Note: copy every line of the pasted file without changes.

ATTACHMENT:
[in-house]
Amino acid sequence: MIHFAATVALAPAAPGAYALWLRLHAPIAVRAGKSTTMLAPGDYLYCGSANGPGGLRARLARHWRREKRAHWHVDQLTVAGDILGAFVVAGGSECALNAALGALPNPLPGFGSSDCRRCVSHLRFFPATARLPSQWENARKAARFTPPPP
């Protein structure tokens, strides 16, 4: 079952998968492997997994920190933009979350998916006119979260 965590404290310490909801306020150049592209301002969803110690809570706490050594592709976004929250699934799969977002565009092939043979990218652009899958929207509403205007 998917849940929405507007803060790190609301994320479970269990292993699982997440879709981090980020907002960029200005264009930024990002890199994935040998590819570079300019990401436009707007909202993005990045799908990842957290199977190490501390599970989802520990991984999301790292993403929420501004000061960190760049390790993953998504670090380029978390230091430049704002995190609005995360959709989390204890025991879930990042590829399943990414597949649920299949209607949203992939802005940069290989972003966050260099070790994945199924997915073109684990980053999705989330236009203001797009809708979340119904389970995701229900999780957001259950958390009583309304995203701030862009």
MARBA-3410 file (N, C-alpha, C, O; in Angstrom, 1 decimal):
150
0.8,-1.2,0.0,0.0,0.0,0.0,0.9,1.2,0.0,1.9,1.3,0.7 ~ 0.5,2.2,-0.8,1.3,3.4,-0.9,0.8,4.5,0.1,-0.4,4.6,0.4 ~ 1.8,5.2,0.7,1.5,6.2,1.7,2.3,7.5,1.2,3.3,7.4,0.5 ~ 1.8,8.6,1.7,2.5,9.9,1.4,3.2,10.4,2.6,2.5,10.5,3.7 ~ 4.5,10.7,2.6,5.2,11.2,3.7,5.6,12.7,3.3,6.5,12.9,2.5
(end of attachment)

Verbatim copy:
[in-house]
Amino acid sequence: MIHFAATVALAPAAPGAYALWLRLHAPIAVRAGKSTTMLAPGDYLYCGSANGPGGLRARLARHWRREKRAHWHVDQLTVAGDILGAFVVAGGSECALNAALGALPNPLPGFGSSDCRRCVSHLRFFPATARLPSQWENARKAARFTPPPP
């Protein structure tokens, strides 16, 4: 079952998968492997997994920190933009979350998916006119979260 965590404290310490909801306020150049592209301002969803110690809570706490050594592709976004929250699934799969977002565009092939043979990218652009899958929207509403205007 998917849940929405507007803060790190609301994320479970269990292993699982997440879709981090980020907002960029200005264009930024990002890199994935040998590819570079300019990401436009707007909202993005990045799908990842957290199977190490501390599970989802520990991984999301790292993403929420501004000061960190760049390790993953998504670090380029978390230091430049704002995190609005995360959709989390204890025991879930990042590829399943990414597949649920299949209607949203992939802005940069290989972003966050260099070790994945199924997915073109684990980053999705989330236009203001797009809708979340119904389970995701229900999780957001259950958390009583309304995203701030862009």
MARBA-3410 file (N, C-alpha, C, O; in Angstrom, 1 decimal):
150
0.8,-1.2,0.0,0.0,0.0,0.0,0.9,1.2,0.0,1.9,1.3,0.7 ~ 0.5,2.2,-0.8,1.3,3.4,-0.9,0.8,4.5,0.1,-0.4,4.6,0.4 ~ 1.8,5.2,0.7,1.5,6.2,1.7,2.3,7.5,1.2,3.3,7.4,0.5 ~ 1.8,8.6,1.7,2.5,9.9,1.4,3.2,10.4,2.6,2.5,10.5,3.7 ~ 4.5,10.7,2.6,5.2,11.2,3.7,5.6,12.7,3.3,6.5,12.9,2.5